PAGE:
Tuesday, May 23, 2017

Another appraisal in Seoul: Eminent Domain in a "Property Price Announcement" system

This US citizen is suing for better eminent domain compensation

Imagine having your property taken by the government and not being fairly compensated.  The 5th Amendment to the U.S. Constitution guarantees Americans and others “just compensation” for the taking of their private property, usually at market value or maybe value in use. Article 23(3) of the Constitution of the Republic of South Korea also provides that  expropriation, use, or restriction of private property for public necessity and compensation therefore shall be governed by law, provided that in such a case, just compensation shall be paid.

Suppose a U.S. citizen has her residence taken in a foreign country and is offered unfairly low compensation for the taking.  If the foreign country has a free trade agreement with the USA, such as South Korea, that U.S. citizen has the right to a hearing of her grievance at ICSID, (International Centre for Settlement of Investment Disputes)an arbitration subsidiary of the World Bank. Most hearings take place at their Washington, DC offices, but other closer venues are being made possible.

As I explained in a previous blog post about a Korean appraisal assignment,(http://www.internationalappraiser.com/2016/08/an-appraisal-of-commercial-property-in.html), a Korean appraiser separately values land and building, similar to what is done by U.S. tax assessors or German appraisers.  Government-ordered appraisals, however, are not allowed to estimate the land's market value. Instead, appraisers must consult a "Officially Announced Land Price" system in which land values are annually determined by the Minister of Land, Infrastructure and Transport. This is a departure from the concept of market value that underpins the concept of "just compensation" in the U.S. and Korean constitutions, to a "price announcement system" in use by other countries with high urban land price inflation, such as Costa Rica, where appraisers consult a map to determine the land value. The government therefore prevents property owners from receiving market value in their own misguided efforts to control land prices.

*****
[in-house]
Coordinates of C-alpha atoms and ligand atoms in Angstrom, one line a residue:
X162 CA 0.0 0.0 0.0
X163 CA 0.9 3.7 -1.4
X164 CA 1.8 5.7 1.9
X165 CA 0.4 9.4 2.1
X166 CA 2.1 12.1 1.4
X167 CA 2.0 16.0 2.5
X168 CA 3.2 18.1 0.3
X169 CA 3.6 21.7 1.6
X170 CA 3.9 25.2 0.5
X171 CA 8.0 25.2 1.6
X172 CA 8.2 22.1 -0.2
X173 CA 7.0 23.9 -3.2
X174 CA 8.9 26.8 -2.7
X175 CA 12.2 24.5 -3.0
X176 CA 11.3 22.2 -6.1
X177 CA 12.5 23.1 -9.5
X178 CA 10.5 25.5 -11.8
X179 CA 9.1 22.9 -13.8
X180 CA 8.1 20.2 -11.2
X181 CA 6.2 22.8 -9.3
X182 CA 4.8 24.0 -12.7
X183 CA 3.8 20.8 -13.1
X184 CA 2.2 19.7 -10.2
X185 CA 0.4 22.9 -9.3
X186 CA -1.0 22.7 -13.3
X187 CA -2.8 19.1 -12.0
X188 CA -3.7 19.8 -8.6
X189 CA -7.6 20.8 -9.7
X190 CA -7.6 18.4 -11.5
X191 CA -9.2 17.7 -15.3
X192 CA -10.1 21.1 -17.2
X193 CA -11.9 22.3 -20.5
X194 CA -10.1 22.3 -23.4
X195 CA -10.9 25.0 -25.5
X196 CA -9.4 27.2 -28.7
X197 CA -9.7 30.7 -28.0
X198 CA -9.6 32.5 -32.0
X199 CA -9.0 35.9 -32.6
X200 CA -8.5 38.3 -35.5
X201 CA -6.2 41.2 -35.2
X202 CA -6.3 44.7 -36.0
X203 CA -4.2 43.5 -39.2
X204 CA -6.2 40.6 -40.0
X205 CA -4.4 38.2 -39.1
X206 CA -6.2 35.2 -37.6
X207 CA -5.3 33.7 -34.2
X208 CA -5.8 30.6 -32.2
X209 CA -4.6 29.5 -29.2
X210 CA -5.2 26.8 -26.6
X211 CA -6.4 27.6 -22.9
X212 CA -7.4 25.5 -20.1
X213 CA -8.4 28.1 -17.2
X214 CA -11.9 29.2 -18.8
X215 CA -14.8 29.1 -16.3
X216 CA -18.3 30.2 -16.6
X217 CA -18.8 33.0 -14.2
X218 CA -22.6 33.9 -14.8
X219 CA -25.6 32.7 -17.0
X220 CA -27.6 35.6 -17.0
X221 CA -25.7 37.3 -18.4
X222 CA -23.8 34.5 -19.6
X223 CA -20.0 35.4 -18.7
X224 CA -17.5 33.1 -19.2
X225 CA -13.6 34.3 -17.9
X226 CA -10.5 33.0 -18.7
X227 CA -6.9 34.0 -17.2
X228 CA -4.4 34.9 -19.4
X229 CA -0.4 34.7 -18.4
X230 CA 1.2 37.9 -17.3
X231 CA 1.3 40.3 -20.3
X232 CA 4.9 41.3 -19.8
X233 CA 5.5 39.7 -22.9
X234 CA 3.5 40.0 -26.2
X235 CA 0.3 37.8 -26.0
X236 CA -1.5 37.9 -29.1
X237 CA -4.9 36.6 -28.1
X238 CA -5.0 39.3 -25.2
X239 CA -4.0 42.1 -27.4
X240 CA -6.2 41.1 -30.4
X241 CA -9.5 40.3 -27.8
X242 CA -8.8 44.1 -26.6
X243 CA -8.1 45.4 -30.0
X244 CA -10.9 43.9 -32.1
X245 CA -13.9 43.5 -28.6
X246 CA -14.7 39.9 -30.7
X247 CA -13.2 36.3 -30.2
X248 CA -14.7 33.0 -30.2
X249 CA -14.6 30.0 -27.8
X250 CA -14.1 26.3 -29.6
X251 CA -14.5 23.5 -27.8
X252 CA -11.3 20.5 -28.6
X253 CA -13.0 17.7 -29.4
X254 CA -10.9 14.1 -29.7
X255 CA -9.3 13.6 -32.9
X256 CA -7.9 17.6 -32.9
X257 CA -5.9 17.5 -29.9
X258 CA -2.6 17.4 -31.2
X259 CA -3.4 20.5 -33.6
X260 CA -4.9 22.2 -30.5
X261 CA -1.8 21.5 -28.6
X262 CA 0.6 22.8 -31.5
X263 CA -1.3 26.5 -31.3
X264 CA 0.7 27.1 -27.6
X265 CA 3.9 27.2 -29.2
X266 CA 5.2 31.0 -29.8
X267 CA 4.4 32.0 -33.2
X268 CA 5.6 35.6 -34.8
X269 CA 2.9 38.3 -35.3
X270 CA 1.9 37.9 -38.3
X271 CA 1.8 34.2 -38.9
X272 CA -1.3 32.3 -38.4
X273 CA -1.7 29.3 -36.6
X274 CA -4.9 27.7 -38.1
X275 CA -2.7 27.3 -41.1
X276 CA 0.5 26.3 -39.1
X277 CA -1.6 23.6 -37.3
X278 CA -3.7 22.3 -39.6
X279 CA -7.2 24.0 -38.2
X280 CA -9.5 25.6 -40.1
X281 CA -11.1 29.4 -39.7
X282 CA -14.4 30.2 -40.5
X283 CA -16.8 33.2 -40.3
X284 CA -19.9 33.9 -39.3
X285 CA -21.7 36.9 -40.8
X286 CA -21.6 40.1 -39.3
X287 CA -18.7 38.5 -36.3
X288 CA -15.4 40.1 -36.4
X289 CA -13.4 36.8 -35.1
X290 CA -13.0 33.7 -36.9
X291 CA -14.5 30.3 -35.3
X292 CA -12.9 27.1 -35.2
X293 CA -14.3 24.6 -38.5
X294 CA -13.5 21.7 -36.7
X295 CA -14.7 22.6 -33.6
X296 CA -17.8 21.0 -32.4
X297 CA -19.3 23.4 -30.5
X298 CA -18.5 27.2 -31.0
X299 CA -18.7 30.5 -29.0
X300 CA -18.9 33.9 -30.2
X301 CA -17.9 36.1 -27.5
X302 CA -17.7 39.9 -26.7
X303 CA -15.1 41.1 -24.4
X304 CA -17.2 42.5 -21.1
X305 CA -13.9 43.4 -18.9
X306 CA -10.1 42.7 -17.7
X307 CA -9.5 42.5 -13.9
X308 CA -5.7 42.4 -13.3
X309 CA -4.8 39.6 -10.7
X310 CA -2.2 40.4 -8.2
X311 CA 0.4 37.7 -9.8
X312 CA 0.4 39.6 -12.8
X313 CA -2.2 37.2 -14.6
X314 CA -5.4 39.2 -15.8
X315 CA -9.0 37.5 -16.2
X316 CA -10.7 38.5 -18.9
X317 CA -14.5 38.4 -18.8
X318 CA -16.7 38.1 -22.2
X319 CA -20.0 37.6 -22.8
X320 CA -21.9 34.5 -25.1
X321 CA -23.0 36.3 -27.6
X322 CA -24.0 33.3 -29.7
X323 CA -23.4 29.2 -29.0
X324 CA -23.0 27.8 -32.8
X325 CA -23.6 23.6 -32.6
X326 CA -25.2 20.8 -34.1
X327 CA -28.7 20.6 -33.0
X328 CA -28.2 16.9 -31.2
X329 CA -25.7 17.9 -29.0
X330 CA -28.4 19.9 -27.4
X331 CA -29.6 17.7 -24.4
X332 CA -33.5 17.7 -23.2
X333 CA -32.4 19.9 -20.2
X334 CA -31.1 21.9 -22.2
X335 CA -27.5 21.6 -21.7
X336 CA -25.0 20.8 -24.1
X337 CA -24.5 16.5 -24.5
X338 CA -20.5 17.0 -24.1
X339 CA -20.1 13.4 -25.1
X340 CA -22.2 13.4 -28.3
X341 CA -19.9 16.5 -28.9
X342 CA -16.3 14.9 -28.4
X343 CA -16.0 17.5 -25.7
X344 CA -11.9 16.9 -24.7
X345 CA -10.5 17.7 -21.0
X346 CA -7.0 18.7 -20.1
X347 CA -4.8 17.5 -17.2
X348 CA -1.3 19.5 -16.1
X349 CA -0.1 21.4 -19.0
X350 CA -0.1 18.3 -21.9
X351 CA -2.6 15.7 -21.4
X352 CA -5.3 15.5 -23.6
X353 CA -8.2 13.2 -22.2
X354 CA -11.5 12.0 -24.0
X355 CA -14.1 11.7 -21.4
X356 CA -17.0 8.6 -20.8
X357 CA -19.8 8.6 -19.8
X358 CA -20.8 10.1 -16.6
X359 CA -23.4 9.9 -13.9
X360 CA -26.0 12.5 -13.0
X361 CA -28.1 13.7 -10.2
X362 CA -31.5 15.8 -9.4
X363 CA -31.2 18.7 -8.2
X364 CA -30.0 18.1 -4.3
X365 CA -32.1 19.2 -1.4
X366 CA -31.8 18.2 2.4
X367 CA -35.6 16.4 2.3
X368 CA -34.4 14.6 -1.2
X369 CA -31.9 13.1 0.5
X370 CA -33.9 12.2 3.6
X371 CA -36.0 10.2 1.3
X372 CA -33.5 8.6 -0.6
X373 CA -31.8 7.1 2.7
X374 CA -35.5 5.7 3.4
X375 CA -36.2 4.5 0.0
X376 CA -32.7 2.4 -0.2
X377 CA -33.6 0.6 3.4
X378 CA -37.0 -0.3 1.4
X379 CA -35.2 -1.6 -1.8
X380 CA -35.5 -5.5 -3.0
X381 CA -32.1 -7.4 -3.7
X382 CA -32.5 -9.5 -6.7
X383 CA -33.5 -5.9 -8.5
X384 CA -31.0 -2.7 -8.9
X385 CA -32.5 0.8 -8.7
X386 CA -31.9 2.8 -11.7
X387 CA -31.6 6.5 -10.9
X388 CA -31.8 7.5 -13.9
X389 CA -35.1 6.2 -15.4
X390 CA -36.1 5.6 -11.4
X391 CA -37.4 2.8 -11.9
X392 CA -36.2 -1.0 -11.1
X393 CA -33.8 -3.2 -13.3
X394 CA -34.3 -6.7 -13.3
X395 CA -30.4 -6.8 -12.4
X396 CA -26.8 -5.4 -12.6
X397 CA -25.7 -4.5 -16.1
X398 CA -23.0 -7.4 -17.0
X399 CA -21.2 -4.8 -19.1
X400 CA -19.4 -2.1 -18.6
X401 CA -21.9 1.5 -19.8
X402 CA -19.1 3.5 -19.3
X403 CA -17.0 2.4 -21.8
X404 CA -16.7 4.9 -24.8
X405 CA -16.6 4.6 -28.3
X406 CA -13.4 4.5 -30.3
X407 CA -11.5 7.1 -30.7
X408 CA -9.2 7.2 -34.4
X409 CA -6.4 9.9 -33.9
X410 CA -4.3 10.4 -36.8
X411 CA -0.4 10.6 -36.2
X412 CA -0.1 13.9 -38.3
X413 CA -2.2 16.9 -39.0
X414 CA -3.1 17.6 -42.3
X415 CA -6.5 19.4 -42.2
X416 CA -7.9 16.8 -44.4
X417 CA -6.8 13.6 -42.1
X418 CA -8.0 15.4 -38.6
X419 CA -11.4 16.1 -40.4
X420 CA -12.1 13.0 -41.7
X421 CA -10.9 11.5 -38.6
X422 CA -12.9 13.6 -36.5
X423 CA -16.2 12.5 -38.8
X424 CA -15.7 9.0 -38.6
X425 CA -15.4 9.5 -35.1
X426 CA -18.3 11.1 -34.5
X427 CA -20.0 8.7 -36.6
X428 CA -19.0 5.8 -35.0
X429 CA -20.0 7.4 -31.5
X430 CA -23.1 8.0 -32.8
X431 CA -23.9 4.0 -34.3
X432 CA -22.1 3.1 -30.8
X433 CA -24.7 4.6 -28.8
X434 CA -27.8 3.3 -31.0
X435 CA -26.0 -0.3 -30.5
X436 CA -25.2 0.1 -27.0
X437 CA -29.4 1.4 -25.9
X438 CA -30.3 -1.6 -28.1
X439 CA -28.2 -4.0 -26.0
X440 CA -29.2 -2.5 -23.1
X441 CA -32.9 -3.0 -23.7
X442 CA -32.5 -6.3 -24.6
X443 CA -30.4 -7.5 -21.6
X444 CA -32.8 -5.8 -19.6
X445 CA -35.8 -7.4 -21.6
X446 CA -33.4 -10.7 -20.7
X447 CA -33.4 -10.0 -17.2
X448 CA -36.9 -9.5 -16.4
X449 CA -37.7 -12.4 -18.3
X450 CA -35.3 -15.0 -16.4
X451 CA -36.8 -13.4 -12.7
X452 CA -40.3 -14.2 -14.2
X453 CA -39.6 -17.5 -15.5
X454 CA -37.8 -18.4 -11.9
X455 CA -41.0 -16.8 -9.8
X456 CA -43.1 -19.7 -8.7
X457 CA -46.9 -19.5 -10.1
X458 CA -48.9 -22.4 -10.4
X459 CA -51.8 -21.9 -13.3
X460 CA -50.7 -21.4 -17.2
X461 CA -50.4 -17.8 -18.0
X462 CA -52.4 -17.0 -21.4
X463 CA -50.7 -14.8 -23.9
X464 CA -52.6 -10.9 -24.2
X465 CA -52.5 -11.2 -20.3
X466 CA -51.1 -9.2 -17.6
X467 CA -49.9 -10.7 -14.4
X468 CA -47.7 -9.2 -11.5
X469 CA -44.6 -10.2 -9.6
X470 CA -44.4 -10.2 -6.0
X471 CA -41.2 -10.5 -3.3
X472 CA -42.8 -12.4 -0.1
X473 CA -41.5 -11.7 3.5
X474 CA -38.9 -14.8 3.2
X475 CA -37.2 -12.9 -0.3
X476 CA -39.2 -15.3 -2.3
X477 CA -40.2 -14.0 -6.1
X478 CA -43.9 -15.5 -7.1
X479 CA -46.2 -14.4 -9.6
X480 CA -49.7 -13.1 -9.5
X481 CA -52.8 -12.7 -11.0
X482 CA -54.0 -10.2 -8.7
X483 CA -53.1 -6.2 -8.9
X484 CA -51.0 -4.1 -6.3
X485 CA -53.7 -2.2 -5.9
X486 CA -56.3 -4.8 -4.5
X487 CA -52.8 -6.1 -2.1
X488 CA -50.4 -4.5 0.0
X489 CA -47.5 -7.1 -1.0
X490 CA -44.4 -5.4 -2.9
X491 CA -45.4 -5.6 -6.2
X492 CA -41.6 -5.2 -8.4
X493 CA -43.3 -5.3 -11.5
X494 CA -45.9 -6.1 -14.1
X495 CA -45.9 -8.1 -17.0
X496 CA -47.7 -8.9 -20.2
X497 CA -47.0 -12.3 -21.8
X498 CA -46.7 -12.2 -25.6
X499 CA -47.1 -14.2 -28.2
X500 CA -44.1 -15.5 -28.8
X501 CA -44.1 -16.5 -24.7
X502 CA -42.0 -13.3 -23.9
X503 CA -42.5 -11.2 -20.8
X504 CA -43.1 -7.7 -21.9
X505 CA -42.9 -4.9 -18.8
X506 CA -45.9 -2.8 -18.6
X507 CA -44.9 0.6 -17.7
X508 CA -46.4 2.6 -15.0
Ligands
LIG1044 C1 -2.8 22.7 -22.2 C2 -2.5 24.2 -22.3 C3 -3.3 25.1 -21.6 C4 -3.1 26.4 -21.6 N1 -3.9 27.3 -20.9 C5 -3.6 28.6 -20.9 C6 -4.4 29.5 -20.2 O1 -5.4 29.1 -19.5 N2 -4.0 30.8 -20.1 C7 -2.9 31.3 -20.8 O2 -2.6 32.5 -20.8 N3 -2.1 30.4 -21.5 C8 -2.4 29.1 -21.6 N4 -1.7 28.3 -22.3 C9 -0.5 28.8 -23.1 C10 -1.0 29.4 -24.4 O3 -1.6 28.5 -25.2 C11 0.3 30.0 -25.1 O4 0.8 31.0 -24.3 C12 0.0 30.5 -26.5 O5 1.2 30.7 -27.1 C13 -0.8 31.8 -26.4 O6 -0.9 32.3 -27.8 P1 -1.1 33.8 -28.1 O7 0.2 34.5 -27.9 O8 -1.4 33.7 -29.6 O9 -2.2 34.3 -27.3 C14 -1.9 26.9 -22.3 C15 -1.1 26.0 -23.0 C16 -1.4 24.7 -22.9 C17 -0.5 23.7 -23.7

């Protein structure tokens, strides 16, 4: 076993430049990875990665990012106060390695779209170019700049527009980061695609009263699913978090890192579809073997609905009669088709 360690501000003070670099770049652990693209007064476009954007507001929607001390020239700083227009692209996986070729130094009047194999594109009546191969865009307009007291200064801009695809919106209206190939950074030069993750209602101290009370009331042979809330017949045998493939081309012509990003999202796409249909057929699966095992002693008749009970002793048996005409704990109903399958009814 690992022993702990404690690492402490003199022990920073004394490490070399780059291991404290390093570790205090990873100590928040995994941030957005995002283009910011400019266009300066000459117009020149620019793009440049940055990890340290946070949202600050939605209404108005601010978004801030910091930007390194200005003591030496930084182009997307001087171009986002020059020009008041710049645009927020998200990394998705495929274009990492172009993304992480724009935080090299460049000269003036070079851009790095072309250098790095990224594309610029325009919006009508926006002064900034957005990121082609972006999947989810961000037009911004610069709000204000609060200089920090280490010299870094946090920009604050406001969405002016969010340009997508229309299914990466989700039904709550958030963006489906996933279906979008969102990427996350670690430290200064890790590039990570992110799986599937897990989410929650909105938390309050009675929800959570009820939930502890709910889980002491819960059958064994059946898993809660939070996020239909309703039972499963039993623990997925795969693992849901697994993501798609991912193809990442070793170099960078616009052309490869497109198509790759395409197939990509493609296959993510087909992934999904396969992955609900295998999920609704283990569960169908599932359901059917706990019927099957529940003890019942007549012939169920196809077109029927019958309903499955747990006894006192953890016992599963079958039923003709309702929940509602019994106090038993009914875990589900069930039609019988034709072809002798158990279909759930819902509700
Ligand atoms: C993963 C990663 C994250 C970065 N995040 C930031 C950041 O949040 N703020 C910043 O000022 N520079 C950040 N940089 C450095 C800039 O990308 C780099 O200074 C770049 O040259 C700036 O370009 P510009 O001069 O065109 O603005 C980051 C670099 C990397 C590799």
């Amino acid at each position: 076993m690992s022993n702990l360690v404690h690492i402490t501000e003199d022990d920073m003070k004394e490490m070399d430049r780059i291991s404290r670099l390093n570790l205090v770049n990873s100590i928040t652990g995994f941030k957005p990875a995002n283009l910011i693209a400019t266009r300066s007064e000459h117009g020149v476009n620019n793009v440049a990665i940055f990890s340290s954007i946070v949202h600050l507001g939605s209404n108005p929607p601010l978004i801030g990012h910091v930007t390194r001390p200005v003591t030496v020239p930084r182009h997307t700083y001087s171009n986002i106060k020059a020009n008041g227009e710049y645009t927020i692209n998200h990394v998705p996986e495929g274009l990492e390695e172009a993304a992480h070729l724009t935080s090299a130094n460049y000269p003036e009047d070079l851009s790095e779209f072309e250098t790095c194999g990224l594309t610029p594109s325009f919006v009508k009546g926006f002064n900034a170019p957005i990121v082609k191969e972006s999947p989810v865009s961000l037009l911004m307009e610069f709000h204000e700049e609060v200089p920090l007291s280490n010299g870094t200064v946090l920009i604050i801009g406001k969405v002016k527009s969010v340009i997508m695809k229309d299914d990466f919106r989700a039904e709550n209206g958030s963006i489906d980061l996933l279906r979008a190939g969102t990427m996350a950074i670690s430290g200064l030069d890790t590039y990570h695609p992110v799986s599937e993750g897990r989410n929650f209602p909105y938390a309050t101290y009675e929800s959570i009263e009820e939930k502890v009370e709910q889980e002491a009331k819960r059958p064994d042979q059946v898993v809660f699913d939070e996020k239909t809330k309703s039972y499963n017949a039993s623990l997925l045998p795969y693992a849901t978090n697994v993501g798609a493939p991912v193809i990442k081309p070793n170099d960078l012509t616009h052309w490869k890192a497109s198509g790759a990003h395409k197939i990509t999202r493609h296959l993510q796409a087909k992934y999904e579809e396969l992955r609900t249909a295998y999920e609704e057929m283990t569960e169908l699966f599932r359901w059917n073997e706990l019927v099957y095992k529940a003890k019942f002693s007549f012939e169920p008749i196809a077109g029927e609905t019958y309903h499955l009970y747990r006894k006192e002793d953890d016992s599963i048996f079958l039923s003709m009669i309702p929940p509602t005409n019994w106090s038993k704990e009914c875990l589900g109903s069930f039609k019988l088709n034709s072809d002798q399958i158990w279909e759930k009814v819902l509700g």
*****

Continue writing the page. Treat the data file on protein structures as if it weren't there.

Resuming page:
Korea’s Officially Announced Land Price system was enacted in 1990 as a countermeasure against land price inflation. It was designed to act as a price control, but price controls are often counterproductive, as seen during the Nixon-era price controls enacted in the U.S. in the early 1970s. It only proves the scarcity of land or goods, which in itself is what enhances value. This concept is usually presented in the first chapter of any appraisal textbook.
The irony of the heavy use of eminent domain by the Seoul Municipal Government for redevelopment projects is that the government itself is creating the land scarcity that drives up land prices.

Seoul is a rapidly growing city that now has twice the population density as New York City.  Land prices have consequently skyrocketed, and there is nothing a price announcement system can do about that.  One example: last year Hyundai bought a 20-acre site in Gangnam for more the $10 billion ($500 million per acre) to build their new corporate headquarters. Samsung was the rival bidder.

While this particular condemnation lawsuit I am involved in might seem just like a chance for a property owner to get rich, there are hardships involved for the family who has to relocate. They explain that the approximately $700,000 offered to them is inadequate to find a substitute residence in an area where comparable houses are now priced closed to $2 million. So this becomes a hard luck story, too.

For all other U.S. citizens, including naturalized citizens, who fail to get fairly compensated for government-seized properties in other countries, this is an example that justice can still prevail.  Please feel free to contact me with your situation.


Other related posts:

http://www.internationalappraiser.com/2016/08/an-appraisal-of-commercial-property-in.html
http://www.internationalappraiser.com/2011/05/oversupply-shock-wave-hits-seoul-cbd.html